Deakin Business and Law's Virtual Consultancy Program keeps international experiences alive in the midst of a global shutdown.
COVID-19 has forced a lot of rethinking of the things we have taken for granted – international travel being high on the list. For a long time, we’ve been lucky enough to have international study tours and internships as a popular fixture in the academic calendar. But now, international travel is a distant memory while, under Stage-4 lockdown, we daydream about travelling more than 5km from home.
Fortunately for students in Deakin’s Faculty of Business and Law, the global travel freeze won’t stop them from getting international experiences. The Virtual Global Work Integrated Learning Program provides them with an opportunity to broaden their cultural and professional horizons without having to leave home.
Pre-COVID, in-country international Work Integrated Learning (WIL) and study tours were popular due to the richness of the experiences on offer and because they could be used to demonstrate work-readiness to future employers. So, in developing the innovative virtual program, the faculty’s International Team was focused on maintaining these benefits, as well as reducing the program’s carbon footprint and increasing its accessibility.
Associate Dean International, Professor Alexander Newman says, “This unique experience allows students to be able to apply their knowledge and business acumen in a real world context. We wanted to provide students an opportunity to gain international consultancy experiences while operating in an online domain. It is important to showcase to our students how physical distance doesn’t stop our global connectivity as we prepare them for the world after graduation.”
The Virtual Global Work Integrated Learning Program starts with a similar format to the in-country programs, where students work in consulting teams of four to five, identifying, analysing and developing solutions for problems faced by host organisations. The difference of course is that they are doing so remotely.
The program is then enriched with guest speaker sessions from leading practitioners, on doing international business, regional ties, design thinking, cross-cultural understanding and personal branding, as well as panel discussions on themes such as women in global entrepreneurship.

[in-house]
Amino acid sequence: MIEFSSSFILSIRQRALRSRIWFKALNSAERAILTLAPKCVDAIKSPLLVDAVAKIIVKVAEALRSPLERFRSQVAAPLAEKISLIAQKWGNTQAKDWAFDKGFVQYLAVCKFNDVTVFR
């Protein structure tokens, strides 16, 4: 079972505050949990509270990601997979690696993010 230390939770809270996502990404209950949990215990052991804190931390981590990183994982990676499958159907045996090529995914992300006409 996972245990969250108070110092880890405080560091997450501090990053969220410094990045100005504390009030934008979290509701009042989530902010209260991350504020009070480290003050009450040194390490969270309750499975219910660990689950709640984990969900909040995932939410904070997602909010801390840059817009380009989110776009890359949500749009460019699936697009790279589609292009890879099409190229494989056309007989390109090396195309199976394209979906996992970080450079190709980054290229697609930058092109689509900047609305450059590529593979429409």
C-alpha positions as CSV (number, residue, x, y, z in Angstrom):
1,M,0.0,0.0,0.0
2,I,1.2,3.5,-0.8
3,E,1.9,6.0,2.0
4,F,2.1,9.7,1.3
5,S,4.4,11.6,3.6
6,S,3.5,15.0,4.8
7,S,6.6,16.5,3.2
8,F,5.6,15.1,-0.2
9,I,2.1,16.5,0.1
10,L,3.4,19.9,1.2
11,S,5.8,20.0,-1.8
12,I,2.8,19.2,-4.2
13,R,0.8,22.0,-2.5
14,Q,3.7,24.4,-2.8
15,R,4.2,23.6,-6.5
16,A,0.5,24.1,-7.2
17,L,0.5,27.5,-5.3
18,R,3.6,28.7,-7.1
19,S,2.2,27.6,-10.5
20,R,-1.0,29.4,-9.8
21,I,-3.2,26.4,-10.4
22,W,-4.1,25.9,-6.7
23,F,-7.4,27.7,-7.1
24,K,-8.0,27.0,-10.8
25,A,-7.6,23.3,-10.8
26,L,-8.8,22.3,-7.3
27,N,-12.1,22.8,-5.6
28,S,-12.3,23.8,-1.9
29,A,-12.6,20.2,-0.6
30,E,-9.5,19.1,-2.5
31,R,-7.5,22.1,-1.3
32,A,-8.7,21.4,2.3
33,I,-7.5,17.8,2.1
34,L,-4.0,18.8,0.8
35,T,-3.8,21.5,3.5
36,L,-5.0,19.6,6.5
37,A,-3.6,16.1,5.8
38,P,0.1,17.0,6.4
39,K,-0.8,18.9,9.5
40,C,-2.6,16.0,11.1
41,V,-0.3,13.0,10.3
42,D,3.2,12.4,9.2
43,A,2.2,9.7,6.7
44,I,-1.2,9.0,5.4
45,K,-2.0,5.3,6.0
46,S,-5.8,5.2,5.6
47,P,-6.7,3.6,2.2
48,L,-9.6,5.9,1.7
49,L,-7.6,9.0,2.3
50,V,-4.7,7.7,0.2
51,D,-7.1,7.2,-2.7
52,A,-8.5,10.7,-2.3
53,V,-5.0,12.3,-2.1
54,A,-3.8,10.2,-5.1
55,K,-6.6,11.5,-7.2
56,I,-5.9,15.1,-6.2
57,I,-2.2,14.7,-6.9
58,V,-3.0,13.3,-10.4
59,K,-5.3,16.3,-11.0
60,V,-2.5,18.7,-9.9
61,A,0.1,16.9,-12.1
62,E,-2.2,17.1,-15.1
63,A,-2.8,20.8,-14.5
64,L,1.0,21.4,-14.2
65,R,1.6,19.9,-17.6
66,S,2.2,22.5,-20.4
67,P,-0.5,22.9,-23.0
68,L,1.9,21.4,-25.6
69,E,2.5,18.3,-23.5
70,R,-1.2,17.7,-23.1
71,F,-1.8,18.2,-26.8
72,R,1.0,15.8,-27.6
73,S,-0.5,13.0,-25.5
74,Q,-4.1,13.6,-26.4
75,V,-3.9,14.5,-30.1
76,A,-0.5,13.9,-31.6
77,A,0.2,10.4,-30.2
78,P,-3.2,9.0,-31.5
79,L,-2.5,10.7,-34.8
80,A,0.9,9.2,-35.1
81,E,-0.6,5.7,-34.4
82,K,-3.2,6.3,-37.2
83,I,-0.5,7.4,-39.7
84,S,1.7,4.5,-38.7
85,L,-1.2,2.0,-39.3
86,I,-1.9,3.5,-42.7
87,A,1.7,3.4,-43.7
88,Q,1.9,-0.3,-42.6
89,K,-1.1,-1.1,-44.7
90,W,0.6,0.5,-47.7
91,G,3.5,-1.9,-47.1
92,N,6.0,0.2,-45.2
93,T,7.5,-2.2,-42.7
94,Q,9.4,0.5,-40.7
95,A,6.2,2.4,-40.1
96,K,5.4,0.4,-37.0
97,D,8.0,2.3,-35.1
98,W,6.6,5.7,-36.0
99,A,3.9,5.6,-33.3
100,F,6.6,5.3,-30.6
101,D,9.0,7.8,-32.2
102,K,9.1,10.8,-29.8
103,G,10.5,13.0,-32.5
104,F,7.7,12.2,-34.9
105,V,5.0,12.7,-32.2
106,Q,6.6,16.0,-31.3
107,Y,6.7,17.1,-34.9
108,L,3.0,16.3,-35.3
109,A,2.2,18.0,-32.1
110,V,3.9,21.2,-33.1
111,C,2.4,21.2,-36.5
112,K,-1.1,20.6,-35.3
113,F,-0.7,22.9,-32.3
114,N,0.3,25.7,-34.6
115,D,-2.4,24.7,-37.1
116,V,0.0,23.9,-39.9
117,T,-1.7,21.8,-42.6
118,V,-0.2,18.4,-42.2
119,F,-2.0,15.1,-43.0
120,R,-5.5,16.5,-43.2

Hosts were brought on board from China, India, Malaysia, Sri Lanka, and Uruguay, with businesses and organisations spanning a variety of sectors including education, government, logistics, technology and cultural heritage. Projects covered market and industry analysis, global market entry strategies, product development, service implementation and business planning.
The first edition of the two-week program started June 22, 2020, with over 70 students enrolled. They were able to meet with their hosts at least four times over the consultancy, but more frequent contact, even daily, was available for additional information gathering and direction.
A design thinking workshop provided students with a framework for approaching the client’s business problem and a cultural familiarisation session allowed them to interact with locals in their host country, learn some of the language and develop cultural awareness.
MBA(International) student, Catherine Peng reflected on her experience with North Head, analysing China’s aged care and asset management sectors to identify future opportunities.
She said, “The experience provided by North Head was very interesting and very challenging. I really enjoyed the whole process”.
“While I experienced the daily life of a consultant, I got a deeper understanding of China’s asset management market and policies, as well as insight into how foreign businesses invest in China's Asset Management Market”.
“North Head provided guidance and suggestions for our research and report, helping us to complete an outstanding report”.
All hosts reported receiving research and reports they intended to implement and were clearly impressed with calibre of their student consulting teams.
Catherine’s host company, North Head, praised the team’s “great enthusiasm and professionalism during the meetings”, saying they “ultimately delivered a sound report and presentation”. While GeneXus of Uruguay wrote, “We had the chance to work with professionals who understood our needs and we are looking forward to putting the recommendations into action”.
Overall, participants rated their overall experience very highly, with particular appreciation for the quality of the host organisations and the remote-teamwork experience.
Feedback showed students cherishing the “unforgettable experience in terms of learnings, team memories and dedication from all organisers of the program", as well as appreciation for the accessibility that only a virtual program could offer. With one participant saying, “As a mother with young children it was amazing to be able to work with an international team and company, having a cultural experience without having to travel”.
This statement encapsulates the value of the new program: it removes barriers to participation, whether family, financial or work-related, and offers greater sustainability through a much-reduced carbon footprint. It gives more students the chance to build professional experience and intercultural fluency to get them ahead in the employment market.
The next Virtual Global WIL Program commences 26 October and is taking applications now. Find out more on our International opportunities page.